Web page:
The concept of bike sharing is not new. Indeed many countries have had a similar service for years. However, arguably no single proprietor has achieved the same level of success as China’s Mobike. In Mobike’s latest whitepaper it reported over 100 million subscribers collectively travelled in excess of 2.5 billion kilometres. That is equivalent to 3,300 trips to the moon and back!
Setting the new standard – driving innovation through technology
The primary question that comes to mind is what sets Mobike apart from its predecessors? The key is technology. Mobike has a simple philosophy – enhance customer experience through technology. Three main technology drivers are:
- QR codes: each bicycle is fitted with a QR code, which users can scan to unlock and activate their bike via Mobike’s mobile app. When riders are finished, they simply scan the QR code again to lock the bike (i.e. no manual payments);
- Smart lock technology: while the bicycle is idle, the smart lock technology prevents it from being used without authorisation; and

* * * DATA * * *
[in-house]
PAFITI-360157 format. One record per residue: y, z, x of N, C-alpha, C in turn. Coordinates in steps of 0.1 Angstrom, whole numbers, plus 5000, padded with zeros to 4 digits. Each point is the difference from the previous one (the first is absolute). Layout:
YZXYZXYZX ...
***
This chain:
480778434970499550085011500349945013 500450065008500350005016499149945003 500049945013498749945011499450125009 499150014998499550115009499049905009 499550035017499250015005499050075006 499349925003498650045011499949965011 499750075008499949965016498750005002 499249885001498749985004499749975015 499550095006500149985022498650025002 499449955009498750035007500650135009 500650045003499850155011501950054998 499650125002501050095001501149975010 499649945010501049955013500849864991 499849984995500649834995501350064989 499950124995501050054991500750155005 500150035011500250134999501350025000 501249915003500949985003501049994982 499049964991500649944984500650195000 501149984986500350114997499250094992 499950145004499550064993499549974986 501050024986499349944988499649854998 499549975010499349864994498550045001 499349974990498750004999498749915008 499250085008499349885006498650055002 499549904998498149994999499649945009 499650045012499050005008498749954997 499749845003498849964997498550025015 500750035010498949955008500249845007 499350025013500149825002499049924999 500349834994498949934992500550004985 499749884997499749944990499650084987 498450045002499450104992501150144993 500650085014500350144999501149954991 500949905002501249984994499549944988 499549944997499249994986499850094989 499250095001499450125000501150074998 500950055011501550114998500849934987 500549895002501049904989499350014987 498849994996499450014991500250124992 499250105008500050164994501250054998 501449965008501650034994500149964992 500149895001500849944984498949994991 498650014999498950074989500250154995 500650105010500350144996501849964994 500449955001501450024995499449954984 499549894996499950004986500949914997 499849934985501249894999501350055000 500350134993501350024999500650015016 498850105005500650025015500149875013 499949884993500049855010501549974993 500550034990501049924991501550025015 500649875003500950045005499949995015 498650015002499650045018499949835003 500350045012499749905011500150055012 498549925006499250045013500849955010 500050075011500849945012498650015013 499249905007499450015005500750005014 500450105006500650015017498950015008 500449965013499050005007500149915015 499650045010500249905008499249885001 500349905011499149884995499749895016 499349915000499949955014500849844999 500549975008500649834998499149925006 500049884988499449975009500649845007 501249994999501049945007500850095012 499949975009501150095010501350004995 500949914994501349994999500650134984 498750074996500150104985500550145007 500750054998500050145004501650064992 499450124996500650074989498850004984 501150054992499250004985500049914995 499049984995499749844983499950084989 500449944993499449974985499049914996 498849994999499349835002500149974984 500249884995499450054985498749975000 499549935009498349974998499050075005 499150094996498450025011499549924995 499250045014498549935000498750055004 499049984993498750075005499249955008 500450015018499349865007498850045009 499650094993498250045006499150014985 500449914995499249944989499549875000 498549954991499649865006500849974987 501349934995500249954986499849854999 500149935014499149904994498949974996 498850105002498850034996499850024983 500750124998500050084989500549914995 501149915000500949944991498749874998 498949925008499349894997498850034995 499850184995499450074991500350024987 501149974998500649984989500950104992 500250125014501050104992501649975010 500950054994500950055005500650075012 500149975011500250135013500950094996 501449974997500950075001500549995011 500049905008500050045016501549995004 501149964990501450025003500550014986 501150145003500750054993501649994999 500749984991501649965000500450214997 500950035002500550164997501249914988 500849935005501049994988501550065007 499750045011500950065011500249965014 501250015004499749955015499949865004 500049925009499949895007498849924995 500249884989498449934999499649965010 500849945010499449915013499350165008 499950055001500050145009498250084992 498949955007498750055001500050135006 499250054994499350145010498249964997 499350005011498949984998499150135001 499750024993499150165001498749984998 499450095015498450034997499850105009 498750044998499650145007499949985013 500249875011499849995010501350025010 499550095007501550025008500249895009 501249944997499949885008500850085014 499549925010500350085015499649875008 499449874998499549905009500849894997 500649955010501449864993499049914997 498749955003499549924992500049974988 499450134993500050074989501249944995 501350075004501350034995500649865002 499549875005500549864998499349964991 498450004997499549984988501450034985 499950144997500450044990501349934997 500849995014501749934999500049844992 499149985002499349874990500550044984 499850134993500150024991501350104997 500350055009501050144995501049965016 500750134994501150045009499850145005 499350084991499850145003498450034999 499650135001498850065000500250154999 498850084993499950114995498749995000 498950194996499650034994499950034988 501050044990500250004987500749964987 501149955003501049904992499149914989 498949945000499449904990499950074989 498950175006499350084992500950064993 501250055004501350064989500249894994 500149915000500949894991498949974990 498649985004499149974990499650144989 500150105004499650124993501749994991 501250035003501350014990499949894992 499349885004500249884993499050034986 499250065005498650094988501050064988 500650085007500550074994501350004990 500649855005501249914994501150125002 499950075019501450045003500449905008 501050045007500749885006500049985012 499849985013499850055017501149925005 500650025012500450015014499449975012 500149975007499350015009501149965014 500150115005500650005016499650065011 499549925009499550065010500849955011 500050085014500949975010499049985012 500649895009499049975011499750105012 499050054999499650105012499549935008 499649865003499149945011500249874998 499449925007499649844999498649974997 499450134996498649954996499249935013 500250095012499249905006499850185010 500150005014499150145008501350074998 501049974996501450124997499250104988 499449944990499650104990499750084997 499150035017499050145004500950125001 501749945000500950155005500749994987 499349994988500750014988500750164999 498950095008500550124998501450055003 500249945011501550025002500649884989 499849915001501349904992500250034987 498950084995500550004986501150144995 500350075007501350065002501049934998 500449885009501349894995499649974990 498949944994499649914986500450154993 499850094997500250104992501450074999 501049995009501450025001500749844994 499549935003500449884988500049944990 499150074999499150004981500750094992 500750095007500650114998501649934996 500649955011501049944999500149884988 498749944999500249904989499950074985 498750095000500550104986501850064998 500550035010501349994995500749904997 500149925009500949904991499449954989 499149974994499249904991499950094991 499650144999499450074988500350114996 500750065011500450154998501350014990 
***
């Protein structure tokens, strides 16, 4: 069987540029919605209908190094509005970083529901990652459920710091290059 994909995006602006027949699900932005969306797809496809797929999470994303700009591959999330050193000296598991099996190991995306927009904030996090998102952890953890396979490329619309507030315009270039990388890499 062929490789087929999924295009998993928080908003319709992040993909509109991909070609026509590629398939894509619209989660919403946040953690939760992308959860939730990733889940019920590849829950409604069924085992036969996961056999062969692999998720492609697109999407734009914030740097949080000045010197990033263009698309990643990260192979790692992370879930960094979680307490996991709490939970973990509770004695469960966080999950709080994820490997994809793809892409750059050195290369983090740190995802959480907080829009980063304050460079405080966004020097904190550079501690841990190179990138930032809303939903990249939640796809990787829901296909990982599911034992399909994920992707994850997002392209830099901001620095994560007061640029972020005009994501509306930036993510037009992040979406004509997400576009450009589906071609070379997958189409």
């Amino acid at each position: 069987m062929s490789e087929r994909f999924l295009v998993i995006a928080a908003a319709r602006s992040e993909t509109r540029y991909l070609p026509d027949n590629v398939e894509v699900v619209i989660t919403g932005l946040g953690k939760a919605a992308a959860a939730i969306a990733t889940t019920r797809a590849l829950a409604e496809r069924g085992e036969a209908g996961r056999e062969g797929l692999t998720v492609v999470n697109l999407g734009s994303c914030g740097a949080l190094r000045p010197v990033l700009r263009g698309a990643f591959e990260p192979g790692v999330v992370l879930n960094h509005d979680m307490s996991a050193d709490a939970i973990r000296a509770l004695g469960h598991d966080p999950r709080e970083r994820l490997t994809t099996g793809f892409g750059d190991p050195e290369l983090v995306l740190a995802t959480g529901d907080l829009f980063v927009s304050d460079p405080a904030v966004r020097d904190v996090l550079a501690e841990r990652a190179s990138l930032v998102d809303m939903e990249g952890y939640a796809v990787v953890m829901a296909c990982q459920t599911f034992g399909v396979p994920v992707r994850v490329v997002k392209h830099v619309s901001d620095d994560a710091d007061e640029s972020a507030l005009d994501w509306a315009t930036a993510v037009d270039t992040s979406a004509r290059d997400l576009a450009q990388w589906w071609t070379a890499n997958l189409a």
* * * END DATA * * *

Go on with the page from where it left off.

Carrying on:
- GPS technology: each bicycle is fitted with GPS tracking so users can locate units via the mobile app.
Is this the rise of China’s sharing economy or simply an obsession with technology?
We have seen advances in technology transform many industries from grocery shopping to dating apps, and it has been at the core of the evolution of the sharing economy. Bike sharing is yet another example of the possibility (or arguably novelty) created by technology.
Mobike has used technology to overcome hurdles not only to adoption on the consumer side, but also in protecting its business assets (unlike Sharing E Umbrella, which saw 300,000 of its umbrellas stolen within a matter of weeks from launch).
This reinforces that technology is, and will remain, critical to operators of platforms within the sharing economy and key to scalability if concepts like Mobike are to expand into other markets whilst remaining a sustainable business model.